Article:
The daily routine consists of watching football, feeling it, cutting it out and evaluating it, sharing impressions with members of the technical team, who are also in the pits. Alcaraz is divided tasks with his second, Jesus Cañadas. "The contact is permanent to distribute viewings live or on television. We share a dropbox in which we contribute our analyzes of games, players or systems and maintain databases with follow-ups of those players that we like. Also of those we do not like because everything is revisable ", half jokes the Andalusian coach, who understands that his home in Granada is an excellent base because it is halfway between Marbella and the Murcian town of Pinatar, two of the training centers more crowded in preseason or stoppages of leagues that have winter break.

"You go two or three days and you hit a chute of work sessions, but I like to see also training teams of lower categories. You always learn, "says Alcaraz. Write down that idea. "Years ago I was more than now because over time I realized that what interests me most about my colleagues is what I can not see and how it corrects the group of doors inside, the talks or the modifications that are made in the booth . And I find that in conversations that are outside the scope of daily training, "he says.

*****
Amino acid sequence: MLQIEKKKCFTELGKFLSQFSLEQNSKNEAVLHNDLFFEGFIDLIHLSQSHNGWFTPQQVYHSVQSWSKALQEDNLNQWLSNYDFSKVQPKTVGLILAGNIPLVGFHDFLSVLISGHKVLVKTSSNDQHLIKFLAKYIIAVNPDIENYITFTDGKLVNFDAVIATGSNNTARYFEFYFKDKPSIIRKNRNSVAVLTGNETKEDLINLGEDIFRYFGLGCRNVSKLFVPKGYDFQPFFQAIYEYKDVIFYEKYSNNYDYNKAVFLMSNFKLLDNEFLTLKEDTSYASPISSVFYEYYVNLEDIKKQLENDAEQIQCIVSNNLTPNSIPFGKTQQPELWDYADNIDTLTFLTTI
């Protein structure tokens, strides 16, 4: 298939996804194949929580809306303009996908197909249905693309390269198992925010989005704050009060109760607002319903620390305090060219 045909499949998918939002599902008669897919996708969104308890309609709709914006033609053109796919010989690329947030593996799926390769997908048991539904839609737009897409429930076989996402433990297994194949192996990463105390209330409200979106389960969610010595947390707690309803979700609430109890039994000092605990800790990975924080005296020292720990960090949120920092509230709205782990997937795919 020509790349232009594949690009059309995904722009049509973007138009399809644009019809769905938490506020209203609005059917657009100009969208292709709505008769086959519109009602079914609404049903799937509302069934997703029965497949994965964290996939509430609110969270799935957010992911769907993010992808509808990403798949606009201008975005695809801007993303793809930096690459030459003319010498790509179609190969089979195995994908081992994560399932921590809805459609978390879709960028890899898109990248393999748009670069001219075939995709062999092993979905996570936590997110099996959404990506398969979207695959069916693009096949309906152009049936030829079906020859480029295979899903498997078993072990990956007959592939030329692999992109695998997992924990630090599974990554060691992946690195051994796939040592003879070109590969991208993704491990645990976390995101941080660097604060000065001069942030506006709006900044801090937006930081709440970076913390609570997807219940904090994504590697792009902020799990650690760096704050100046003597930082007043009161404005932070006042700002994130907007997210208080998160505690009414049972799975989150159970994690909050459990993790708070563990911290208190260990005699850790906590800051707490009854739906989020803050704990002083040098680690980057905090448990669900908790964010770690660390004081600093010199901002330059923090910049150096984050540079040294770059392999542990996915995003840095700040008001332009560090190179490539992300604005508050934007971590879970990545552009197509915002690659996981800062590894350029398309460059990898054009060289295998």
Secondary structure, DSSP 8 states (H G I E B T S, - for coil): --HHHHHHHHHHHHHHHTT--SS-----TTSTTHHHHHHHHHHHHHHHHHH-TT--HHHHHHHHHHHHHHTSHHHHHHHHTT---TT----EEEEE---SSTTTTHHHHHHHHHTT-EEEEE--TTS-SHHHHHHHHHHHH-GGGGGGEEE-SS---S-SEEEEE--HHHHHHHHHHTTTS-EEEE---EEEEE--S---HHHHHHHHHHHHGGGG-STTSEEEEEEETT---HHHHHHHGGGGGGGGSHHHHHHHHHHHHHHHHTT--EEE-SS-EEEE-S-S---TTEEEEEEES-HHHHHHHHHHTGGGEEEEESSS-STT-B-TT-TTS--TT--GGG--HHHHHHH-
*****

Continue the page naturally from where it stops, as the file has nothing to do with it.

But football was not always prone to share. There was not always that culture that abounds in other sports of sharing knowledge in clinics or technical meetings. The National School of Coaches is moving in that direction. In June he received 300 of his people in a conference where aspects of planning, analysis, detection of talent and use of technology were addressed. A week ago there were 600 people who gathered in the Ciudad del Fútbol de Las Rozas to attend a continuing training course for coaches with UEFA license, a great sharing in which the exchange of information went beyond the plenaries. "At the hotel I met Pochettino and Manzano and we talked about soccer in the Premier or the Chinese league, but also the days were very enriching and a very nice approach to women's football with coaches and players. This weekend I saw a match in his league, "explains Escribá, who maintains a website in which he shares exercises and tasks and when he lost his job one year ago at Villarreal he spent a few months living in Manchester. "And I learned something as important as tactical level in Spain we are still far ahead", qualifies.